Although we announced that the first edition of the West Uist Chronicle would not be coming out until
mid-October we could not miss the opportunity of getting Isabel Atherton the Director and Literary Agent at Creative Authors to give us an insight into her working day.
And so without further ado we hand you over to Isabel.
Isy on the seafront
Dr Keith Souter has kindly asked me to jot up a day in the life of Creative Authors Literary Agency. We are a young, boutique literary agency, established in early 2008. Our list is growing with book deals coming through and being signed off quickly. In 2011 we see 24 of our books published. We represent an eclectic list of authors and our titles range from books on knitted aliens, crime fiction, cookery books on jelly and cocktails and histories on 50s popular culture to voodoo.
Like every other agency, there is no typical day, and I personally find being a literary agent endlessly enjoyable and rewarding. The following is roughly an account of my day to day as director and literary agent at CA Ltd. I’ve listed this in an hourly fashion for ease of reading.
I can’t start my day without a nice cup of Earl Grey (one sugar). Once I’ve dusted off the sleepy dust and my brain is starting to whirl I’ll settle down to the morning’s emails. We’re very much an electronic office and much prefer email submissions (it’s better for the environment), so I’ll have anything from 20-30 or more emails from the night before. These will range from unsolicited email submissions to emails from clients brainstorming late at night (a lot of my clients find their best ideas come later in the evening) and also my overseas clients. I have overseas clients in Canada, USA and Australia.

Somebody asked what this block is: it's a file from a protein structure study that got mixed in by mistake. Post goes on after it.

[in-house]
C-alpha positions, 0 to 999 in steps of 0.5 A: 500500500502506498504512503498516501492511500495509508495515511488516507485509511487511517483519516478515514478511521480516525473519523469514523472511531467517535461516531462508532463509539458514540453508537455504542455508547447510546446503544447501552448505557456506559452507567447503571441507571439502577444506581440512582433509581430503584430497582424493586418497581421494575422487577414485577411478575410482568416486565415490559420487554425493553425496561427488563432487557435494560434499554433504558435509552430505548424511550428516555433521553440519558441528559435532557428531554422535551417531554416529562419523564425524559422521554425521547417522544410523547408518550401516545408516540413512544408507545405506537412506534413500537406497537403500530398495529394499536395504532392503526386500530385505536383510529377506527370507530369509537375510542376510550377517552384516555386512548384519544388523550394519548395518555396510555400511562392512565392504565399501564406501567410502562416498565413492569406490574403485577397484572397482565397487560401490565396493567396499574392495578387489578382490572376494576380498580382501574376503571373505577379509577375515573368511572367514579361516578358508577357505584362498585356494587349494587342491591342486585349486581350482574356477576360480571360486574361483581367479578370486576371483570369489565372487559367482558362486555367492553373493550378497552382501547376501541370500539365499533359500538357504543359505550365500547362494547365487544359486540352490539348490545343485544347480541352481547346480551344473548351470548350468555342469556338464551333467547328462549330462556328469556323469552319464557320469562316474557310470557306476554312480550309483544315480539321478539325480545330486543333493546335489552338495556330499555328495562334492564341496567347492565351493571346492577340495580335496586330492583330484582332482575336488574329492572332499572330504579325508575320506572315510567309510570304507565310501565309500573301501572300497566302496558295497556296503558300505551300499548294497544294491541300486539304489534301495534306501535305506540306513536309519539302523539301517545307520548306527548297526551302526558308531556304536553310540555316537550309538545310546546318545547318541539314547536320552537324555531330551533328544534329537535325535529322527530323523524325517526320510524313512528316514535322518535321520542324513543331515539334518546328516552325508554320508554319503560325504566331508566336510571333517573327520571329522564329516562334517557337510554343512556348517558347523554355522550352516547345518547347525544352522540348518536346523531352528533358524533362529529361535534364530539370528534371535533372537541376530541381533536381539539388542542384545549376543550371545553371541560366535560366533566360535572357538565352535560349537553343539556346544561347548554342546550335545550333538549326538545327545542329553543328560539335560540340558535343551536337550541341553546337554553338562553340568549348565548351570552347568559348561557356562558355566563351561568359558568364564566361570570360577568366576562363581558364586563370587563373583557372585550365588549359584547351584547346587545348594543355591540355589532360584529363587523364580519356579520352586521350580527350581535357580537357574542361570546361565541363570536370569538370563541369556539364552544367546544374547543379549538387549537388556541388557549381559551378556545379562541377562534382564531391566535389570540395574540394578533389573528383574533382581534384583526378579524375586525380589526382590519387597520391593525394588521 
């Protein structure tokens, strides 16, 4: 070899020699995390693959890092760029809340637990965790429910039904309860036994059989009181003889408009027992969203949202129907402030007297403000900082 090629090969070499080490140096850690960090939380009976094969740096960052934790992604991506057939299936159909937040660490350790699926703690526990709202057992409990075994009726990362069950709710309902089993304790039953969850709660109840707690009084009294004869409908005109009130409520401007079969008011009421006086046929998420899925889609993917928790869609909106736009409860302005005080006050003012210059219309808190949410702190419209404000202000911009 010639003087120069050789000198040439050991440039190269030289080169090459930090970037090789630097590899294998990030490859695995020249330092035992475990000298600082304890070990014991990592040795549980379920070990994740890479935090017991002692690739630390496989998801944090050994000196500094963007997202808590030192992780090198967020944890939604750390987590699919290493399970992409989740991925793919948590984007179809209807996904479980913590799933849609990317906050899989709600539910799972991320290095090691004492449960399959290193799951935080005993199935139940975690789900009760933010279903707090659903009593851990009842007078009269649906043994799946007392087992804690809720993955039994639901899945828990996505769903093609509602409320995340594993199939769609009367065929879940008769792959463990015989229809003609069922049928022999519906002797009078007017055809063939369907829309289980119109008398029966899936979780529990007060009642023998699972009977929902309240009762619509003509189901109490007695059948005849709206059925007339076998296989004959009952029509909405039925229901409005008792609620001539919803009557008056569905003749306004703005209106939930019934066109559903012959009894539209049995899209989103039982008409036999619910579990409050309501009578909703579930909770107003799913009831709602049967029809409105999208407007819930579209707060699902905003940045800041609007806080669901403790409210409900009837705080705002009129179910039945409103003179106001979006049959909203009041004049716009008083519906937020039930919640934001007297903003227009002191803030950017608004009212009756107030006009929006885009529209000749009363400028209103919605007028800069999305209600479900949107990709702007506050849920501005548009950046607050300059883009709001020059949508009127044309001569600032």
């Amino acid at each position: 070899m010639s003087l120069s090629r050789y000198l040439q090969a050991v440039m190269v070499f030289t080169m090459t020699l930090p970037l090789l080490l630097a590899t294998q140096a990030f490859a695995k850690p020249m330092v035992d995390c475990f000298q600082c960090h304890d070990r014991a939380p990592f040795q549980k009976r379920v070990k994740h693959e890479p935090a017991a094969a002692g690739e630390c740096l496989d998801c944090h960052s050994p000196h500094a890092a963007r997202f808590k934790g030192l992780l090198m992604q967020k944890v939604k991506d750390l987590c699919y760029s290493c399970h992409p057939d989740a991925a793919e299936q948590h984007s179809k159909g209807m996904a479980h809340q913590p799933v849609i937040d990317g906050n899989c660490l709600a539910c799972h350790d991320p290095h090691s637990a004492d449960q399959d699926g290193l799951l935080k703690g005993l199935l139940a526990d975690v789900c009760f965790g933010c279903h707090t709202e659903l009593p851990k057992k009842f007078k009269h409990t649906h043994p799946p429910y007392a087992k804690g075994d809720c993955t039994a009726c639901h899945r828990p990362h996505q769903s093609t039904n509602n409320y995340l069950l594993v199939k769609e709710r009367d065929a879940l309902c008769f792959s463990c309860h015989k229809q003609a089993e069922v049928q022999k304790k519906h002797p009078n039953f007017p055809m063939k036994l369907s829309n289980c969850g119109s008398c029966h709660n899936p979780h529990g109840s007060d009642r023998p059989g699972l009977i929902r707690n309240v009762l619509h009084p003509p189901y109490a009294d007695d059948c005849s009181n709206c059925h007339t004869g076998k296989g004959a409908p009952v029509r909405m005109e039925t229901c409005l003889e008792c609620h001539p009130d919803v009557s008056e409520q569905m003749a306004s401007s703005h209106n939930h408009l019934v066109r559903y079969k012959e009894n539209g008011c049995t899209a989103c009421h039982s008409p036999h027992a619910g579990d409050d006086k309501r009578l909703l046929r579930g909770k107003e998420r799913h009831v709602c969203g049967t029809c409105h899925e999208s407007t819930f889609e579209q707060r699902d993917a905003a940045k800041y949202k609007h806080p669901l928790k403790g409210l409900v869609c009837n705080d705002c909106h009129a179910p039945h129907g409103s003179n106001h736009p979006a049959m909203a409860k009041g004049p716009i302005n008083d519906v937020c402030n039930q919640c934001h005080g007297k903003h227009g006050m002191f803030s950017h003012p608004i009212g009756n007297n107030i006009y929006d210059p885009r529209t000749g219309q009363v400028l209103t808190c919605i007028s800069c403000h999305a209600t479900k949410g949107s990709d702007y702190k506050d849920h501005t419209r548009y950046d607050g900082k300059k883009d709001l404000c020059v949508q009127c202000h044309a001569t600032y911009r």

I’ll open each and every one – scan and decide which ones take priority. My urgent pile varies from day to day, but some of my regular duties will be chasing payments due from publishers, administering payments to international clients and UK based clients, keeping track of royalties and making sure these are correct and querying if there is something that doesn’t seem quite right. Other interaction with my authors’ publishers range from negotiating contracts, the content of a title, to book covers to extended deadlines to querying withholding tax, suggesting publicity ideas and more.
If I’m not working through my lunch break or meeting with a publisher or author, I’ll try and go for a walk to a supermarket and grab a salad. It gives me time to let my eyes adjust from being sat at a screen for a number of hours. It also helps clear my mind. I’ll then settle down and read all the online broadsheets and tabloids – keeping up with current affairs, as well as sourcing new ideas. One book I am proud, that came about via this means, was ‘Jelly’ by Bompas & Parr. I happened to read an article about the jelly duo in The Sunday Times and a light bulb clicked on. I thought at the time, I hadn’t seen a cookery book on jelly, if ever, which led me to approach them and they signed with the agency and we are now working on a second title: ‘Cocktails with Bompas & Parr’ (Anova, pub, June 2011).
‘Jelly with Bompas & Parr’